Evil Incarnate

evilA call for papers for something called the Evil Incarnate Conference  came through my email today. The theme is “Manifestations of Villains and Villainy,” and the conference seeks a definition through exploring various cultural representations of evil.

This was a fascinating coincidence, since we’re currently exploring something similar in the True Crime class. Our perspective is more literary/historical and not so much philosophical, and crime and villainy aren’t always the same thing, but it could be an opportunity to build on the work of the semester. Another nice little coincidence is that the conference will be held in Cleveland, home of the Torso murders. And the Rock and Roll Hall of Fame, which I think my wife wants to visit.

The Cleveland/Torso connection makes a nice case study. It gives us a clear hero and villain: Eliot Ness, the man who cleaned up Chicago, and the mysterious serial killer, who murders indigents allegedly in the name of scientific progress. At the same time that was going on in Cleveland, we had a government funded experiment doing much the same thing at the Tuskegee Institute. One was considered a heinous crime and the other was not, at least not until it became public some 40 years later. The hero’s ultimate response to the crimes was to burn the residents of the shantytown out of house and home. While that may have been less villainous than killing and dismembering them, it hardly seems heroic.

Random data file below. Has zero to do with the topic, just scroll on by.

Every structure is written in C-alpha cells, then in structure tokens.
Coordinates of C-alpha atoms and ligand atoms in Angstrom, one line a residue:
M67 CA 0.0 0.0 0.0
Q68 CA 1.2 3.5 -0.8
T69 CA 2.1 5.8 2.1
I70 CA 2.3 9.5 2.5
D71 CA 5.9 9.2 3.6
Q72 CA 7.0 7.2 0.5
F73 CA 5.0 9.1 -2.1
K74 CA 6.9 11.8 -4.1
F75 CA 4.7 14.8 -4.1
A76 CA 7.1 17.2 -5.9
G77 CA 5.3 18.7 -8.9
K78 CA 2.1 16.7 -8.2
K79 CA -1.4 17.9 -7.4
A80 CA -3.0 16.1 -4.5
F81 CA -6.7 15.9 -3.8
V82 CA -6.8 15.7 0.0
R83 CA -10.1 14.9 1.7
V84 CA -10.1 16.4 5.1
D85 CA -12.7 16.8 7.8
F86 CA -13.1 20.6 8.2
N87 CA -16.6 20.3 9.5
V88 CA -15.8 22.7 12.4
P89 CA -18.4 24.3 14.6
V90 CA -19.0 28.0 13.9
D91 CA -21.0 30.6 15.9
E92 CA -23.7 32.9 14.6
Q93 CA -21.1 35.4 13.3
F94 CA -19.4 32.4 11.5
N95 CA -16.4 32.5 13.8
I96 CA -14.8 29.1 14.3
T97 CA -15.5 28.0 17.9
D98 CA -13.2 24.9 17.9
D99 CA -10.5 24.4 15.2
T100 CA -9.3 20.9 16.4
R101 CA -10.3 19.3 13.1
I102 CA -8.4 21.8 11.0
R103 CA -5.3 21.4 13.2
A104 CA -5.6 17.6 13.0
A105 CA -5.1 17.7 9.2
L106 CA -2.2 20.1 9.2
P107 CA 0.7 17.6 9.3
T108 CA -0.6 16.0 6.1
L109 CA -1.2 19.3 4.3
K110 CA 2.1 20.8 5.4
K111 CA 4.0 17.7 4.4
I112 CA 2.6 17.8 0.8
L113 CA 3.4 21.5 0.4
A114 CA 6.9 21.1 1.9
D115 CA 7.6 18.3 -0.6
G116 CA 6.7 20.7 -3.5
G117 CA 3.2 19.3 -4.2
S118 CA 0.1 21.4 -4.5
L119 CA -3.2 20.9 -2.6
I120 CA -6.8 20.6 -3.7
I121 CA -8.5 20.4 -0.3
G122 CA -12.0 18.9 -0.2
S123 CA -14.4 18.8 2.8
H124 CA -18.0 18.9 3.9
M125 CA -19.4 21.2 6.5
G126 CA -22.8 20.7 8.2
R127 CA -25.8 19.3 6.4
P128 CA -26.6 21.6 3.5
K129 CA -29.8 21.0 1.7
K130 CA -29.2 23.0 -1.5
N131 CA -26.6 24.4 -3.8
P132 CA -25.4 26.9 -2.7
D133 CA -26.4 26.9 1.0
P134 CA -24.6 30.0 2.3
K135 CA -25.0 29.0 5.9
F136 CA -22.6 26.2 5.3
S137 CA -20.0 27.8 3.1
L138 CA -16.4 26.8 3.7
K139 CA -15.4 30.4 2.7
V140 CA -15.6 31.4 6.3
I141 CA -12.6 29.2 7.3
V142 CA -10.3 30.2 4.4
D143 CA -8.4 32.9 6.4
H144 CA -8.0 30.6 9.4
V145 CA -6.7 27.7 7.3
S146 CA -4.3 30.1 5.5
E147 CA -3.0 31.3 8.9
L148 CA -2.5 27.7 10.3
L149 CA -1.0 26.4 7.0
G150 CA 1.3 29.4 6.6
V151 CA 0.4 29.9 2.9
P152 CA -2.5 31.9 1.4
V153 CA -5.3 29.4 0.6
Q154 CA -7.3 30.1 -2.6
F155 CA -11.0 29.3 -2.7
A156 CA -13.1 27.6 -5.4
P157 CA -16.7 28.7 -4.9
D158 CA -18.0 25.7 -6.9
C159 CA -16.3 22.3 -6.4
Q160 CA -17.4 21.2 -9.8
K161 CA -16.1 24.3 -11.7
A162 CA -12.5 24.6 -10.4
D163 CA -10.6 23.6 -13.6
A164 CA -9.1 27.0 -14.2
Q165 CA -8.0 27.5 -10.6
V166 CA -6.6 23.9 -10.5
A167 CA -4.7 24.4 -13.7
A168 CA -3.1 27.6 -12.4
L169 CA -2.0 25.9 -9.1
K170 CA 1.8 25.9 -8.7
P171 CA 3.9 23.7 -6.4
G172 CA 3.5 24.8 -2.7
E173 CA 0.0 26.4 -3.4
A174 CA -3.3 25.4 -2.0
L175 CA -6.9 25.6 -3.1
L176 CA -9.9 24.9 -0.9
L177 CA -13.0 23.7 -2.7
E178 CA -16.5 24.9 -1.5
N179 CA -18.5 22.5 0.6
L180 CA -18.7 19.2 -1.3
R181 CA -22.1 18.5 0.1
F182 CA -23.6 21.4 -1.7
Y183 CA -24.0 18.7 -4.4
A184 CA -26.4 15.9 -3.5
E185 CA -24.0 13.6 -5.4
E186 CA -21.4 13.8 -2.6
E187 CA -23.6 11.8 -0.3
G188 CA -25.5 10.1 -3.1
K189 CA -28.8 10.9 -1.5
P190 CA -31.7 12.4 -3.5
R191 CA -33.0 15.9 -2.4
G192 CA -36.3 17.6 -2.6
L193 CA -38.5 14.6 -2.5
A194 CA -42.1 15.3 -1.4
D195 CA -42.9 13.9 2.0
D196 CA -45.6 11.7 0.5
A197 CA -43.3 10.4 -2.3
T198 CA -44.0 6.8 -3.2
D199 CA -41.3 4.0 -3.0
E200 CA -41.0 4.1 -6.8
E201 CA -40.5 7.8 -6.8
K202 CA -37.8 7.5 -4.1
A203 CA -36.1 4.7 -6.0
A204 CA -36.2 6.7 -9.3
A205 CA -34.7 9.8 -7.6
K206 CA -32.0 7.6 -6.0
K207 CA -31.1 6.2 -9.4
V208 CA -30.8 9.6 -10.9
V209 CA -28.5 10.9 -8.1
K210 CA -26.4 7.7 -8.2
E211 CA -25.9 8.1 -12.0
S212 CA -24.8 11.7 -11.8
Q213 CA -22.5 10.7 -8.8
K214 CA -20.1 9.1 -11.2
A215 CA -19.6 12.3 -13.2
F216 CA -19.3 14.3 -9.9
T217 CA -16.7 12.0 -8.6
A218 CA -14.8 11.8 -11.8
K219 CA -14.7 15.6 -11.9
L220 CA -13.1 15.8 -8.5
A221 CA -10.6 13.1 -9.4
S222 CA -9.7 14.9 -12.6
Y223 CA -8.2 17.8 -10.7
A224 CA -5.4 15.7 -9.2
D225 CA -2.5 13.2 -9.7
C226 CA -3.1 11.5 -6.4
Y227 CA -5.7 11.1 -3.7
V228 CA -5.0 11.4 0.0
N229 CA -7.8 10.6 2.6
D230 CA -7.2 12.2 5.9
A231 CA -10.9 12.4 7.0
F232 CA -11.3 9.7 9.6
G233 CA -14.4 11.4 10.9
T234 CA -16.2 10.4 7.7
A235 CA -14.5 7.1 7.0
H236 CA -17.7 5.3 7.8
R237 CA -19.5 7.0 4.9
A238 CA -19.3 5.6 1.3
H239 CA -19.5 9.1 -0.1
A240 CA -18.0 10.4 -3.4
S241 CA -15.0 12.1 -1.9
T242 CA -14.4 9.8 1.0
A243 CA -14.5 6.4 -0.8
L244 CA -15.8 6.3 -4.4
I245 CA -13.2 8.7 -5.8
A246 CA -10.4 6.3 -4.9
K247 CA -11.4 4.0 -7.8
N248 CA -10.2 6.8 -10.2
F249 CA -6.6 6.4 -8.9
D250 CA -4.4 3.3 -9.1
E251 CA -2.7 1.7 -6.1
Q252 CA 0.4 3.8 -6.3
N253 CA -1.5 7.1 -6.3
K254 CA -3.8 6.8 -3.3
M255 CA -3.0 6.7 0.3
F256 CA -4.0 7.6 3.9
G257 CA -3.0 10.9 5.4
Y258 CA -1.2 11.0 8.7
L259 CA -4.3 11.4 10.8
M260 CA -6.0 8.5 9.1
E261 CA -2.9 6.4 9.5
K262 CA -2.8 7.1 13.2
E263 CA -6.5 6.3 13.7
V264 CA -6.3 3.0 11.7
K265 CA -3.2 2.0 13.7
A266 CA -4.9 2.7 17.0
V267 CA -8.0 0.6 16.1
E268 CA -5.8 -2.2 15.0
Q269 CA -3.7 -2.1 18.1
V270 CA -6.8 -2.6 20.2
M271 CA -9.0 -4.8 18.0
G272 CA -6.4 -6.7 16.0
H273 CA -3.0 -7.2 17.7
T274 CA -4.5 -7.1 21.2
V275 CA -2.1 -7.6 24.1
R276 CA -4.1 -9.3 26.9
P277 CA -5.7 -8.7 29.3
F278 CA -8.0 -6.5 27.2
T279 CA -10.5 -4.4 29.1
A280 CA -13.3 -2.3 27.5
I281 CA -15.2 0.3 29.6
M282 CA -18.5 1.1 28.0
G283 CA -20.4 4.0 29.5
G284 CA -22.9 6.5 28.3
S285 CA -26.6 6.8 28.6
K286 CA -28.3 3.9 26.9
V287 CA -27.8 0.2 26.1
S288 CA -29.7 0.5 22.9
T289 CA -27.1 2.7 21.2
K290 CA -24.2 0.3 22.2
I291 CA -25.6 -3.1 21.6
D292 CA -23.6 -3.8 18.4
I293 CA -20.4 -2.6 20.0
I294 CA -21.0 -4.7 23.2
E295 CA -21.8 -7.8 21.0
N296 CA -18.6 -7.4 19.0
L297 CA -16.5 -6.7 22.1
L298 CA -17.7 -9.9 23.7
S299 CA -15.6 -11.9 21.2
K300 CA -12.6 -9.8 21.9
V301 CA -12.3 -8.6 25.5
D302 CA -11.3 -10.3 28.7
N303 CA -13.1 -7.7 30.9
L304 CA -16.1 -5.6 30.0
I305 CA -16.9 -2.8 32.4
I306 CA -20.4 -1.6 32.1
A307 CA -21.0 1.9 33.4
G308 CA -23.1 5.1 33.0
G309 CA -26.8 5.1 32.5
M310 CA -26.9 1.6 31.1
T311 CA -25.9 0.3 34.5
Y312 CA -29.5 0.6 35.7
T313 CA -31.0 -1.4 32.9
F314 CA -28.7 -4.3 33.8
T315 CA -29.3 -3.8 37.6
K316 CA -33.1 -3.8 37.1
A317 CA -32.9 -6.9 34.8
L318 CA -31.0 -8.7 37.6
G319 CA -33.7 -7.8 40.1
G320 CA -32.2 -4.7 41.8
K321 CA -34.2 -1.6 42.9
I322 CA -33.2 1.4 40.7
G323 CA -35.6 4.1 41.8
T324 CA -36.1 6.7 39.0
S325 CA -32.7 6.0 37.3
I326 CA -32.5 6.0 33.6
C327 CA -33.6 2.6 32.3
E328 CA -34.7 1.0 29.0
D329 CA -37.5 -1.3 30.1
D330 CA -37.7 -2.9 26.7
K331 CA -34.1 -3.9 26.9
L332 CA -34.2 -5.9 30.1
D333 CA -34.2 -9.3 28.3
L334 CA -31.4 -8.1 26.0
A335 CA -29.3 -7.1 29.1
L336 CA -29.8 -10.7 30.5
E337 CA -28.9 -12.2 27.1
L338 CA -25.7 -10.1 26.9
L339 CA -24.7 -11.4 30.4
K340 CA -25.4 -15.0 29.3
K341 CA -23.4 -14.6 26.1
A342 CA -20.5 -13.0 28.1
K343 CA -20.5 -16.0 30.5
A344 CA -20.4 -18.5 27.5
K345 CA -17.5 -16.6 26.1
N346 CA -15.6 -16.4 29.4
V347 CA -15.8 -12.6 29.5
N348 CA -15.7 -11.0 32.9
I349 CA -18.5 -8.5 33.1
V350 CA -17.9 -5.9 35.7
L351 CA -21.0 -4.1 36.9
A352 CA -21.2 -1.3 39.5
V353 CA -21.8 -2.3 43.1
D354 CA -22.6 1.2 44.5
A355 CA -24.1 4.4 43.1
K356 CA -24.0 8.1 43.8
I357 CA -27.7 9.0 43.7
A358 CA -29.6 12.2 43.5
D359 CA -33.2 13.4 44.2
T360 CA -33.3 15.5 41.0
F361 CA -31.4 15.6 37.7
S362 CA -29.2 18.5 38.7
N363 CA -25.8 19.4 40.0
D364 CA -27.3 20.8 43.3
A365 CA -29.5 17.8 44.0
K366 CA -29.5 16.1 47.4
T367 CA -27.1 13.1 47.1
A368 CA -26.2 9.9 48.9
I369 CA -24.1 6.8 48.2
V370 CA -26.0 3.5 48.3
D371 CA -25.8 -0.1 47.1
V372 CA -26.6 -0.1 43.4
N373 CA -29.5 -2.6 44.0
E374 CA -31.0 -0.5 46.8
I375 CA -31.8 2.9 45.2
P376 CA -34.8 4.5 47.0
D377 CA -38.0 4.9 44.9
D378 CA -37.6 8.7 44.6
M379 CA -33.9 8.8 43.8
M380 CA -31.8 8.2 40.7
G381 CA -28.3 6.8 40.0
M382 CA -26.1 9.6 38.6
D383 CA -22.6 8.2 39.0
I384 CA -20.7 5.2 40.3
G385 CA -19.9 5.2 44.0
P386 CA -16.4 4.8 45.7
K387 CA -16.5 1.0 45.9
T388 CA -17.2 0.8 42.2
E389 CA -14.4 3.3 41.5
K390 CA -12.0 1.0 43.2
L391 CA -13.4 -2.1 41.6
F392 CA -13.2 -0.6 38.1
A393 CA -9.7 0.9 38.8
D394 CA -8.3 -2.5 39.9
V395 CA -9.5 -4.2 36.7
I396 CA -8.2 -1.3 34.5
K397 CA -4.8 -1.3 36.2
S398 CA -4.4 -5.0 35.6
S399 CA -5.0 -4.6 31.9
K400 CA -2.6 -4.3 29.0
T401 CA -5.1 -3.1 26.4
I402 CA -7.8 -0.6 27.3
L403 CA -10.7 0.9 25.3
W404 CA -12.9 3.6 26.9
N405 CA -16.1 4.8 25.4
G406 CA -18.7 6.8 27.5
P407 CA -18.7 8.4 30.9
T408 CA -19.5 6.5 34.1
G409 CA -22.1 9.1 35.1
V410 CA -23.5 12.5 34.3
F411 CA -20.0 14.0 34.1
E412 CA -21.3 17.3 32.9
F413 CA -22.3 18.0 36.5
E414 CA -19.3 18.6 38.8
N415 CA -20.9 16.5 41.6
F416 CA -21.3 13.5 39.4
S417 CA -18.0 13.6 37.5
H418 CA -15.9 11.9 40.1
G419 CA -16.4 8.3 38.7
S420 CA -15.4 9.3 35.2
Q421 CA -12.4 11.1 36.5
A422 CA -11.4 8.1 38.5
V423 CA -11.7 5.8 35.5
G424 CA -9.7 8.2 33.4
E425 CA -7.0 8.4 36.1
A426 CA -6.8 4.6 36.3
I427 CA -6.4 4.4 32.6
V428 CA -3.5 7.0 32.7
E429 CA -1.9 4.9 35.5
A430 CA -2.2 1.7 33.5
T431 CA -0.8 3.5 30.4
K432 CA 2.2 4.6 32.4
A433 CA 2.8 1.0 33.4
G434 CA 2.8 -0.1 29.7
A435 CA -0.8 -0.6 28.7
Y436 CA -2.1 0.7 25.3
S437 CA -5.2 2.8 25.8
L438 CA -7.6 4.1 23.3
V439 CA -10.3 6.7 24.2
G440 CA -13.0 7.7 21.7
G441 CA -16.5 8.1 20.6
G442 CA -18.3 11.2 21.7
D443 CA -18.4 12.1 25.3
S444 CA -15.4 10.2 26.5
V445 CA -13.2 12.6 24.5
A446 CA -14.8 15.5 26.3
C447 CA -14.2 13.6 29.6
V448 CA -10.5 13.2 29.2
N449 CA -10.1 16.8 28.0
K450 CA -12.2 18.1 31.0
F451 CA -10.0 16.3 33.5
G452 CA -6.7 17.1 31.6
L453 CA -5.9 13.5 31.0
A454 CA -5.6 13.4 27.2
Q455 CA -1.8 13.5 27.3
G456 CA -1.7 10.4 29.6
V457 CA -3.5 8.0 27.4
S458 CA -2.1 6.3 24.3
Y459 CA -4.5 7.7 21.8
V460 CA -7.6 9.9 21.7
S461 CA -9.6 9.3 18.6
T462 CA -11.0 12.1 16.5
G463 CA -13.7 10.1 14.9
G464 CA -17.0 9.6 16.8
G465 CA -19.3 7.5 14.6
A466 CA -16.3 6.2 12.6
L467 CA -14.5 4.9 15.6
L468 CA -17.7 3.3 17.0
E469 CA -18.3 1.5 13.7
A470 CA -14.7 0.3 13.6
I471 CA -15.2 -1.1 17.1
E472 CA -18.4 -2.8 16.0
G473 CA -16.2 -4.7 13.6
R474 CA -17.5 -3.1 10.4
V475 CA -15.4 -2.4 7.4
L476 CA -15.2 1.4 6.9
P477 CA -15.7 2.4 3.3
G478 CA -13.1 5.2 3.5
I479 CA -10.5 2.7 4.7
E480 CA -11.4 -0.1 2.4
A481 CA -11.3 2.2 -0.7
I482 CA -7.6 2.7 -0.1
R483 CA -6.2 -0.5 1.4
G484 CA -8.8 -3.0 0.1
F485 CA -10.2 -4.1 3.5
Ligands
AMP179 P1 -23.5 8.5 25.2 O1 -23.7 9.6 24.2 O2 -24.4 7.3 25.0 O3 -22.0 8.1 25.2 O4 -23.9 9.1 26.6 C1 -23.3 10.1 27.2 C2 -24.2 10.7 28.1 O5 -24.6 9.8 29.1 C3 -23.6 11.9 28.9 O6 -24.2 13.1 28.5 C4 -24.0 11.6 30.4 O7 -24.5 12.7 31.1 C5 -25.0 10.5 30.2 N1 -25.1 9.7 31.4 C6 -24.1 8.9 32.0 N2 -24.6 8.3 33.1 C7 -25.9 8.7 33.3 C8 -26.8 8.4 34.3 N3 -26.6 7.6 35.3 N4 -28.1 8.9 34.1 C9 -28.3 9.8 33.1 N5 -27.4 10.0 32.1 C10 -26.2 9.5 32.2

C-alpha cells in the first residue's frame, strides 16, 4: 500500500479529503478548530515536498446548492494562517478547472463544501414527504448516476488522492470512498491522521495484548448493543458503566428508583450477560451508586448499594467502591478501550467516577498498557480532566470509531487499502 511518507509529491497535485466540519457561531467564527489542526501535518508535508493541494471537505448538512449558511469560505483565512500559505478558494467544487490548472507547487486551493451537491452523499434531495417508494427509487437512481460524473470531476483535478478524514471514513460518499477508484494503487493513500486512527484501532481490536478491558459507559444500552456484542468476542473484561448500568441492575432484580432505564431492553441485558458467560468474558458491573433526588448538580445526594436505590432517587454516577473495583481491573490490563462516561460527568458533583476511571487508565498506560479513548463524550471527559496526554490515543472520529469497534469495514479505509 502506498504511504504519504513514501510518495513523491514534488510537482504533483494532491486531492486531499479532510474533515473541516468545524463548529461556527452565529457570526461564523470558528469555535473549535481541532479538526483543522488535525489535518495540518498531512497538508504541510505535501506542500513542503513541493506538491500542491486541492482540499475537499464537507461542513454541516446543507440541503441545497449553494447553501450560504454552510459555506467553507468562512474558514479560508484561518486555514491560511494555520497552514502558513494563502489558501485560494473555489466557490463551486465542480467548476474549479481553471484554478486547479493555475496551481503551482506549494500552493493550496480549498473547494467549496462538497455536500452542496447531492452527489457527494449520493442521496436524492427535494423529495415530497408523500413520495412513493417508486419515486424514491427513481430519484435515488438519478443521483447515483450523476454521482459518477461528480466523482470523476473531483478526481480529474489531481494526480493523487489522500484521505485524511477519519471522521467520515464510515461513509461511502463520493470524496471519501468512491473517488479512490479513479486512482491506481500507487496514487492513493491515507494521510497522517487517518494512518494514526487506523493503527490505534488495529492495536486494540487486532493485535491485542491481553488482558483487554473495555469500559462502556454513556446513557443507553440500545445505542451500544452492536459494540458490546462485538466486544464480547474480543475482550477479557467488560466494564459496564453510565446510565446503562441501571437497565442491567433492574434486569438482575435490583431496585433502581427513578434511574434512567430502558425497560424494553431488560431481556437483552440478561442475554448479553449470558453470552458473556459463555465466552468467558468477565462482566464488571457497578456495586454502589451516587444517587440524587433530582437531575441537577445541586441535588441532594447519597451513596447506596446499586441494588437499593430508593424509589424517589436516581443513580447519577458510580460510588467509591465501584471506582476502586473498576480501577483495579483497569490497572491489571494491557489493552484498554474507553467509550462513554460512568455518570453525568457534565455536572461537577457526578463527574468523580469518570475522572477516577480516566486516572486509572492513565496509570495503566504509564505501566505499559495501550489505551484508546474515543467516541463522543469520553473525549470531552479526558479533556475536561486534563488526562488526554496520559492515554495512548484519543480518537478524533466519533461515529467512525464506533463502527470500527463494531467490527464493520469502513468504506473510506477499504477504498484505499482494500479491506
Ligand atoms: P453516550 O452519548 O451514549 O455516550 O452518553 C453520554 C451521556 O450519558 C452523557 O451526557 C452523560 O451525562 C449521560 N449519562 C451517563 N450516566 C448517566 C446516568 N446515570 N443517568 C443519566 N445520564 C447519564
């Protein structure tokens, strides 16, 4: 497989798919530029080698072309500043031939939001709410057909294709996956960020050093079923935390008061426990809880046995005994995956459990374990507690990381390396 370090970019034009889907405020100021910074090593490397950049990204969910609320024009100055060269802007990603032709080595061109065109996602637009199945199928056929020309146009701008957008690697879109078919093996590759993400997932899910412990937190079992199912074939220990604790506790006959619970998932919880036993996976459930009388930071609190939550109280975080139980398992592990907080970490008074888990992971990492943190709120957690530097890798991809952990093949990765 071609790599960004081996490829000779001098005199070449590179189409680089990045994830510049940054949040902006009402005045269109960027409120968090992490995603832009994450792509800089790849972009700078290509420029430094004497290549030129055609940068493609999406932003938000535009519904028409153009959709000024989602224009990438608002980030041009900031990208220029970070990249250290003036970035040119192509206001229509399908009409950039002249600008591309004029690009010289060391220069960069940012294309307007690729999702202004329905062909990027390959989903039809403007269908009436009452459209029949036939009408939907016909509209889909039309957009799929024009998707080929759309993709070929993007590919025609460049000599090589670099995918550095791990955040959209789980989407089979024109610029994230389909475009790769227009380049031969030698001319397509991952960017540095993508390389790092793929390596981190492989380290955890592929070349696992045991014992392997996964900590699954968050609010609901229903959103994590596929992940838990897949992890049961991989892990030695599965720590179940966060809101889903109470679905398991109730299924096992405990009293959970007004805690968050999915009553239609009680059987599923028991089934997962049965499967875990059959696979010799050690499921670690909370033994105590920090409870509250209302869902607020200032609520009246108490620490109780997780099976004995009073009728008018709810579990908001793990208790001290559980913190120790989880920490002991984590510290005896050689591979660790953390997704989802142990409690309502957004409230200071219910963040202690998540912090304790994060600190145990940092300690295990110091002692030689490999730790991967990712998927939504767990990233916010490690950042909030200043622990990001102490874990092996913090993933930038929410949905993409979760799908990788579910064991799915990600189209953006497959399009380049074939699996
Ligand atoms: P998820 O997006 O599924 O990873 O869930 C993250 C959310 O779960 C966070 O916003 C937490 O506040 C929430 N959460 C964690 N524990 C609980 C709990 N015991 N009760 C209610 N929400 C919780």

We’ve seen changes in representations of crime over the course of history. Some of the early execution sermons displayed criminals as lessons in the power of God’s saving grace. In today’s America, those same women would be reviled as monsters for killing their own children. Yet we also have a park named after a man who led a killing spree in the 1830s. And as we look at our last two works, Martin Scorsese’s Goodfellas and Monster by Sanyika Shakur, we will be seeing criminals who are viewed as heroes in their respective ‘hoods.

Could I tie together what we’ve been doing and turn it into a paper? I think I’d be out of my depth, because it’s hardly my area of research, but I also think it might be fun. Then I wonder if I don’t have enough to do already.

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